Tuesday, May 12, 2020
Review: "Midsommar" is Both Familiar and Freaky
[This review was originally posted on Patreon.]
Running time: 147 minutes (2 hours, 27 minutes)
MPAA – R for disturbing ritualistic violence and grisly images, strong sexual content, graphic nudity, drug use and language
WRITER/DIRECTOR: Ari Aster
PRODUCERS: Patrik Andersson and Lars Knudsen
CINEMATOGRAPHER: Pawel Pogorzelski
EDITOR: Lucian Johnston
COMPOSER: Bobby Krlic
Starring: Florence Pugh, Jack Reynor, Vilhelm Blomgren, William Jackson Harper, Will Poulter, Ellora Torchia, Archie Madekwe, Henrik Norlen, Gunnel Fred, Isabelle Grill, Agnes Rase, Mats Blomgren, and Hampus Hallberg
Midsommar is a 2019 horror film written and directed by Ari Aster. The film follows a group of friends that travel to Sweden to visit a isolated village and attend its mid-summer festival only to find themselves in the clutches of a pagan cult.
Midsommar introduces college student, Dani Ardor (Florence Pugh), who has recently been traumatized by a bizarre family tragedy. Dani is also involved with an emotionally-distant boyfriend, Christian Hughes (Jack Reynor), and the incident with Dani's family further strains their tenuous relationship. Dani learns that in the upcoming summer, Christian and his friends, Mark (Will Poulter) and Josh (William Jackson Harper), have been invited by their Swedish friend, Pelle (Vilhelm Blomgren), to accompany him to Sweden.
There, the group will travel to Pelle's ancestral commune, the Harga, in Halsingland and experience a midsummer celebration, a nine-day feast, that occurs every 90 years. Christian reluctantly invites Dani to come along. As soon as the group arrives, however, bizarre and horrible things begin to happen, and some of their friends begin to disappear. Will Dani and her friends uncover the truth about this idyllic village in time to save themselves?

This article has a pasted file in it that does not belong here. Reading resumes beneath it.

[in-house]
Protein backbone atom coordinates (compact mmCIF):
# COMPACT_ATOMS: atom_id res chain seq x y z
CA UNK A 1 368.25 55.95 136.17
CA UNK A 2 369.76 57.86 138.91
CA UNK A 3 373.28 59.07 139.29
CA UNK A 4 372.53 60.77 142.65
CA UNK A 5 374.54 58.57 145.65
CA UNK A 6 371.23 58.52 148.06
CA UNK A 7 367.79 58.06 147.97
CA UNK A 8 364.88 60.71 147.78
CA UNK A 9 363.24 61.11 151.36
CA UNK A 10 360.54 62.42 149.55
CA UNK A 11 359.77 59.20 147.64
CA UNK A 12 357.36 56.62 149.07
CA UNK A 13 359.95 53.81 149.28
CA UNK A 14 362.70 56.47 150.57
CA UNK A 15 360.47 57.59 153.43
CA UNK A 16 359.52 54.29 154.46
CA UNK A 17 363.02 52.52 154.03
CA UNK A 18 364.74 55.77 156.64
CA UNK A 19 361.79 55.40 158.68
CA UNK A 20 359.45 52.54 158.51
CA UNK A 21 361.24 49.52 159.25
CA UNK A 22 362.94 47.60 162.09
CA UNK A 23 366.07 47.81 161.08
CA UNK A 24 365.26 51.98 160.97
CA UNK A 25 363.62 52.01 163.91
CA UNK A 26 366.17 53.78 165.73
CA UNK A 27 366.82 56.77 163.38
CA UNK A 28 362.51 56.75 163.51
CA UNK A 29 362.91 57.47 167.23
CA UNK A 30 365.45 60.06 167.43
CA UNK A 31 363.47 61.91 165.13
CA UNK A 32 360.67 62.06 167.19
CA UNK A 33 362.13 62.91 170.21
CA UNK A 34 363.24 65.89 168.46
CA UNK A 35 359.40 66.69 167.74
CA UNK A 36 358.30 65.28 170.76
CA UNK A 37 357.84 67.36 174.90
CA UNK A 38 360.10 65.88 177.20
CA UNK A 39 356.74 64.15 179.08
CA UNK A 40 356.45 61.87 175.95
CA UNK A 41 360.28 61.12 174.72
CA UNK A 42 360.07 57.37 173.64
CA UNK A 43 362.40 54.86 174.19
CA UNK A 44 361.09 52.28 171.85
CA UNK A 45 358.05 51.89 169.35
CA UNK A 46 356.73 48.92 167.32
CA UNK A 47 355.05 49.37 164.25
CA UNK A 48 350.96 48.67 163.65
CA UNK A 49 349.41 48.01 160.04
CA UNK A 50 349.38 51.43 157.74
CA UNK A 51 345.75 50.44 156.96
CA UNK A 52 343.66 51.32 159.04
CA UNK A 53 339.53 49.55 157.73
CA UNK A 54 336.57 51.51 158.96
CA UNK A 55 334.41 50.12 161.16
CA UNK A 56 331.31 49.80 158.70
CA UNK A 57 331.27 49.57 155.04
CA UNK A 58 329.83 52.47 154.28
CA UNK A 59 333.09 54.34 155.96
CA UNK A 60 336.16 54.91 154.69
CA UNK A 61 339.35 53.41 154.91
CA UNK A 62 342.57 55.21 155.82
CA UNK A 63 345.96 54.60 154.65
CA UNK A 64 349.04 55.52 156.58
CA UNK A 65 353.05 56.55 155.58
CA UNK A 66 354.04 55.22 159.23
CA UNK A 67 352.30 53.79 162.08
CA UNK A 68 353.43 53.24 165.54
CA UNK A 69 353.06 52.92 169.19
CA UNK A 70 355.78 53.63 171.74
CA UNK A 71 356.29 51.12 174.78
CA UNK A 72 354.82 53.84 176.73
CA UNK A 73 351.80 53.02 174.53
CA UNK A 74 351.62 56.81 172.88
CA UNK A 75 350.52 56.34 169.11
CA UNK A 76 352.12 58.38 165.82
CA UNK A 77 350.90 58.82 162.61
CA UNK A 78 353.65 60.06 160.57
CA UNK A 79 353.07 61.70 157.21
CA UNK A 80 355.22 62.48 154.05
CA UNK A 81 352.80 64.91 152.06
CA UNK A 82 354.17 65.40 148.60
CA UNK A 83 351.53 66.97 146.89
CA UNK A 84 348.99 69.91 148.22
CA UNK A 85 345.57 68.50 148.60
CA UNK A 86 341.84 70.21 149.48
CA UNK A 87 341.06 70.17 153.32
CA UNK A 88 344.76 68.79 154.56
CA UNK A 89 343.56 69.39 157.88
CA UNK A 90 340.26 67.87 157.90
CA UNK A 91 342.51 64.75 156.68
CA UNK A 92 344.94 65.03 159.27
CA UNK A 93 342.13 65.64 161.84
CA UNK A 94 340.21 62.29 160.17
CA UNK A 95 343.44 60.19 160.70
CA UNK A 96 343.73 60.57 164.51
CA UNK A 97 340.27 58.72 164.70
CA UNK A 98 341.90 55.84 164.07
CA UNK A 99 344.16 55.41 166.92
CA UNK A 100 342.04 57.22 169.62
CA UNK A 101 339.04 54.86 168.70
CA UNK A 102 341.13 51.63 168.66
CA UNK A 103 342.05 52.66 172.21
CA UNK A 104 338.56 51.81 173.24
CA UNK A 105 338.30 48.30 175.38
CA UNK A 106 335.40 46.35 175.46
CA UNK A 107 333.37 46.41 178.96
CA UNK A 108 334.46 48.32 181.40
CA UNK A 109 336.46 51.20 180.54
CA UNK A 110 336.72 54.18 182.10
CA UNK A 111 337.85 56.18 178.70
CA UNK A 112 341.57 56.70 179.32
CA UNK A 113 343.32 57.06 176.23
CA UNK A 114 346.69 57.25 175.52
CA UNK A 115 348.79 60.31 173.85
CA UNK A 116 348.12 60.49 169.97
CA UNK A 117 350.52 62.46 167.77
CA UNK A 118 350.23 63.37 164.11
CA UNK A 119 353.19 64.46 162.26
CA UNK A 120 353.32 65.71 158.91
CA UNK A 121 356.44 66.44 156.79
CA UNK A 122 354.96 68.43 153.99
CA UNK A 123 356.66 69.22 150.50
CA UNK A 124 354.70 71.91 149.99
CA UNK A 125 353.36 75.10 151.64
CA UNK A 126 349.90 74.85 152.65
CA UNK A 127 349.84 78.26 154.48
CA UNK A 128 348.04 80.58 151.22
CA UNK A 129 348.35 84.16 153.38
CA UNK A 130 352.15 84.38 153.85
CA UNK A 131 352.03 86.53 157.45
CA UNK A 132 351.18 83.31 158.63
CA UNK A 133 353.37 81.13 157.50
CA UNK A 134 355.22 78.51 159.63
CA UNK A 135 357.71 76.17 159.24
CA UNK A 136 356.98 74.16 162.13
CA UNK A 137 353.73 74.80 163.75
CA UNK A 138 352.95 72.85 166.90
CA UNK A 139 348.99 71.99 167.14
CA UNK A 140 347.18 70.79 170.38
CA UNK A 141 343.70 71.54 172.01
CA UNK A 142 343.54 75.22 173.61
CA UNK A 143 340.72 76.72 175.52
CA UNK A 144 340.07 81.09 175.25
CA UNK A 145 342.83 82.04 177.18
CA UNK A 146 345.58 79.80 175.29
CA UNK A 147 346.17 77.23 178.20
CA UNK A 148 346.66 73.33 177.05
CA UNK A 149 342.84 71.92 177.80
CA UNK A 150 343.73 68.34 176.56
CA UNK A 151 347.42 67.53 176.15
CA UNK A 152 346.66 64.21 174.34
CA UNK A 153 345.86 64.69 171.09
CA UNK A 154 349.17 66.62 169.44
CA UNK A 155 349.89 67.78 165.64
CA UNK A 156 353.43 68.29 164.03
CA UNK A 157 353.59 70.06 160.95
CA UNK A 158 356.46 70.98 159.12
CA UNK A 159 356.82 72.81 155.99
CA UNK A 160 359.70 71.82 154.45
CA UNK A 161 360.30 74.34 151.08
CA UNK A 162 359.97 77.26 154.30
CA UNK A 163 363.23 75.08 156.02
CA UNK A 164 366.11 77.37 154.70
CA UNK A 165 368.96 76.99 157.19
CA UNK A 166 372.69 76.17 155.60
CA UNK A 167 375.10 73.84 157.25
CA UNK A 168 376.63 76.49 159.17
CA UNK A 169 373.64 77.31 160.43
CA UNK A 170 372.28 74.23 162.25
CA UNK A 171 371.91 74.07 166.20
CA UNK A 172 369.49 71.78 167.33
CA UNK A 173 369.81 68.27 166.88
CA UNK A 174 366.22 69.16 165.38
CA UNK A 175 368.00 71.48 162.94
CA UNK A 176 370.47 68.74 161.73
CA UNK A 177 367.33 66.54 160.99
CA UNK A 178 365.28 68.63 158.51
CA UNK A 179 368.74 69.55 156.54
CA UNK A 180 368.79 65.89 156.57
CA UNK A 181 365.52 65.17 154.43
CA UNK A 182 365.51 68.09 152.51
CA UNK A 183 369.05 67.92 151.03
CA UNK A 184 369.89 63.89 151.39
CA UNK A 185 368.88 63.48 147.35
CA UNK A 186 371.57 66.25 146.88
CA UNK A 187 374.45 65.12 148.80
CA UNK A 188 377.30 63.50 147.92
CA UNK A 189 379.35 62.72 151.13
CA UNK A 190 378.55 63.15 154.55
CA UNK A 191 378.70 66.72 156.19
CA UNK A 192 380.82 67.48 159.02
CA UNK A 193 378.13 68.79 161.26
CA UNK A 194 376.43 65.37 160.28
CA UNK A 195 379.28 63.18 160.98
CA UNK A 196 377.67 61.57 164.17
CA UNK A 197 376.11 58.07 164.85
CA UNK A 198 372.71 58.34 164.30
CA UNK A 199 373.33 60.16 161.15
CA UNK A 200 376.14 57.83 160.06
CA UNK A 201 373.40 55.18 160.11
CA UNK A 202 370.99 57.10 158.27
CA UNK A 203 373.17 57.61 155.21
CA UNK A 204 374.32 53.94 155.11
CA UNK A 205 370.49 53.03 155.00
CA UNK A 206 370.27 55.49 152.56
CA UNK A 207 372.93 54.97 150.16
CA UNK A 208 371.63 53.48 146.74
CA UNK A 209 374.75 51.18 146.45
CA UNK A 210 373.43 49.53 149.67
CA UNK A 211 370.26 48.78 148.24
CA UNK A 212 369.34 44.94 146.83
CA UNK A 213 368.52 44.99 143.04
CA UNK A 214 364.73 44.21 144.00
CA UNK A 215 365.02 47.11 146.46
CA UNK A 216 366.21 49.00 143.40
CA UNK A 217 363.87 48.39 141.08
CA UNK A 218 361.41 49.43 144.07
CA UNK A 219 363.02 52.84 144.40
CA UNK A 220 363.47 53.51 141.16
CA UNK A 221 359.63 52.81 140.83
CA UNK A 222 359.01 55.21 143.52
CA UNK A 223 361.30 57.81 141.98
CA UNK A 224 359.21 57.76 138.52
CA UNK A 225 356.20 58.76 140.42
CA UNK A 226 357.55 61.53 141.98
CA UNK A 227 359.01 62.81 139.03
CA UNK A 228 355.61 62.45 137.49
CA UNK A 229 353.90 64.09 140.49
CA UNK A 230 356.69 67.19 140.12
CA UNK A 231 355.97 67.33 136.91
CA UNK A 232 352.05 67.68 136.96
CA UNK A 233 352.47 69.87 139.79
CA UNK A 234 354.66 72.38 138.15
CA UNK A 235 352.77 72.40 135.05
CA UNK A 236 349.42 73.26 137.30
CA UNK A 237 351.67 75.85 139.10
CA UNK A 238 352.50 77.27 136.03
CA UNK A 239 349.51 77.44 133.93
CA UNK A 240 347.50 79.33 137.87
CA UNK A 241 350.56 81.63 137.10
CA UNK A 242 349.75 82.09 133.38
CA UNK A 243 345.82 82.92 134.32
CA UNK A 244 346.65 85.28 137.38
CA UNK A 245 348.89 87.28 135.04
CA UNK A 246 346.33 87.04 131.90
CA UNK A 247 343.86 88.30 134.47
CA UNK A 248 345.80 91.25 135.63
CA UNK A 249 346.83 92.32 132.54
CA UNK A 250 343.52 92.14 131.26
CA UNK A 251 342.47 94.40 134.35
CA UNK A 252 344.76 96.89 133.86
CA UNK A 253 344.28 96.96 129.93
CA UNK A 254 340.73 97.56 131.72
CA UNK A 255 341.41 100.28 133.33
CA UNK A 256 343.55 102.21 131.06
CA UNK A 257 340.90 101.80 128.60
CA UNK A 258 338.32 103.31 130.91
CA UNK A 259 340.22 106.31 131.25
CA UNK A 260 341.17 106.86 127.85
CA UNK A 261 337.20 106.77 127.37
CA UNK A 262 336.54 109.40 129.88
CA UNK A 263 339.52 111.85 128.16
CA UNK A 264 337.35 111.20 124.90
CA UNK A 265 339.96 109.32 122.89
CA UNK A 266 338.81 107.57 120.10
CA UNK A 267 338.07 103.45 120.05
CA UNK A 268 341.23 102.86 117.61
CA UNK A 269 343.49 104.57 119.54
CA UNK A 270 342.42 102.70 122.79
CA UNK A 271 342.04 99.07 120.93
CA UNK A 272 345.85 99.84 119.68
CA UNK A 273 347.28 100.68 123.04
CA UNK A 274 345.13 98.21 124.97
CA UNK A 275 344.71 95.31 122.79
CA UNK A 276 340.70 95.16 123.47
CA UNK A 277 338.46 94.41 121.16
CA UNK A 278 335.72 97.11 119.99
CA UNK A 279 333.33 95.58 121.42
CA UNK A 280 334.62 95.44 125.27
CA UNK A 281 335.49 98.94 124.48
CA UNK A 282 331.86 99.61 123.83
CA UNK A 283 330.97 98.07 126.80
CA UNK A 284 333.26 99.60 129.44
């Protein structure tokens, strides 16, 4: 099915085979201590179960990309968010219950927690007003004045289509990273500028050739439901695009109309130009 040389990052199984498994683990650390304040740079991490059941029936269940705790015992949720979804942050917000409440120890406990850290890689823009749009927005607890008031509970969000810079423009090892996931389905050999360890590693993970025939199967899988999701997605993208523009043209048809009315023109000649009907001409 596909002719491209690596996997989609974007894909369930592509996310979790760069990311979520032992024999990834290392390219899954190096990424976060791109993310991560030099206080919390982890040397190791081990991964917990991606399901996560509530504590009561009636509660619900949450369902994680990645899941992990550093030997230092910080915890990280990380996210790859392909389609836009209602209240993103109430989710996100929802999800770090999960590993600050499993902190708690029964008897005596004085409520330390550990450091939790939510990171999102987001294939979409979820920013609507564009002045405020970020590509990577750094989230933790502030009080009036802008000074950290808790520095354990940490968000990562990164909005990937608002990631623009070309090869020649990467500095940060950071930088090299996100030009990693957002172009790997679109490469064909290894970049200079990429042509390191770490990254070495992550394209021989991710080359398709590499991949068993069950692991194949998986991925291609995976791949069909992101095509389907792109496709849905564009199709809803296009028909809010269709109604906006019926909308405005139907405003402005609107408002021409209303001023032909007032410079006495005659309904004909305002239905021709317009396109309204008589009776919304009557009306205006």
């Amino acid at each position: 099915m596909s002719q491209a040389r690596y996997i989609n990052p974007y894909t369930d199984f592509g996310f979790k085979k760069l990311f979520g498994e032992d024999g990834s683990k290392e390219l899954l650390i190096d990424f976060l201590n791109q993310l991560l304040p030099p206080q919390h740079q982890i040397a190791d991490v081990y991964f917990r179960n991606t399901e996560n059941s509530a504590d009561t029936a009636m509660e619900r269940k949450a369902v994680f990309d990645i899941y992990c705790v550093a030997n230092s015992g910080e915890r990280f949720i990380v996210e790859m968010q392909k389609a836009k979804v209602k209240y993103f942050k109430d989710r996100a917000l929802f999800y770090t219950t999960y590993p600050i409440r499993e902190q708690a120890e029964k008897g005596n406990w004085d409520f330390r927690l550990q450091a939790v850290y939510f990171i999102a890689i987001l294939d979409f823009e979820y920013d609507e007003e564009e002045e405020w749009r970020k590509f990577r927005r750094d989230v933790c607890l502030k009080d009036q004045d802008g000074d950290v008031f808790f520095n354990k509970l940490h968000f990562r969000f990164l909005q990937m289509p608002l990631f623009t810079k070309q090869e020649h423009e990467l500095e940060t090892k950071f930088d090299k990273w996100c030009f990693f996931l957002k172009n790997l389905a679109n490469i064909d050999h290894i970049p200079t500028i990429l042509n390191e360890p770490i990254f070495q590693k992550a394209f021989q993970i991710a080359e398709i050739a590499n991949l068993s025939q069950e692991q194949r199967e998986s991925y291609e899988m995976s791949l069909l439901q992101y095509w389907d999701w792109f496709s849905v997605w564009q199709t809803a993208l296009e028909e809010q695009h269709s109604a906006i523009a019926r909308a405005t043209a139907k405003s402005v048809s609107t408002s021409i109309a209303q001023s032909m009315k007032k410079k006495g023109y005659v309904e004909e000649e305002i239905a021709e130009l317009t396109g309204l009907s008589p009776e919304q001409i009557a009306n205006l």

Midsommar is the second feature film from writer-director Ari Aster, who wowed audiences with his 2018 film, Hereditary (which I have not yet seen). Midsommar is creepy, bizarre, troubling, and unsettling. Some of the film has stayed with me in the eight hours since I finished watching it, and I can't stop thinking about both some of its scenes and some of the pagan practices, rituals, and iconography depicted in the film. Midsommar is a beautiful looking film, especially the costumes of the Harga villagers, the flower arrangements, and the sets.
That said, much of Midsommar is a reworking of decades-old films that have dealt with murderous pagan cults. That includes the British films, Eye of the Devil (1966) and The Wicker Man (1973), and also the 1978, two-part NBC miniseries, “The Dark Secret of Harvest Home” (1978). In fact, I recognized a lot of ideas in Midsommar that are similar to plot threads in “The Dark Secret of Harvest Home,” which was based on Thomas Tyron's 1973 novel, Harvest Home.
So Midsommar is good and creepy and unsettling and disturbing. However, it isn't so much original as it is the revival of genre of cult movies that are about cults. If you have not seen the earlier films, Midsommar is a good place to start.
6 of 10
Friday, April 10, 2020
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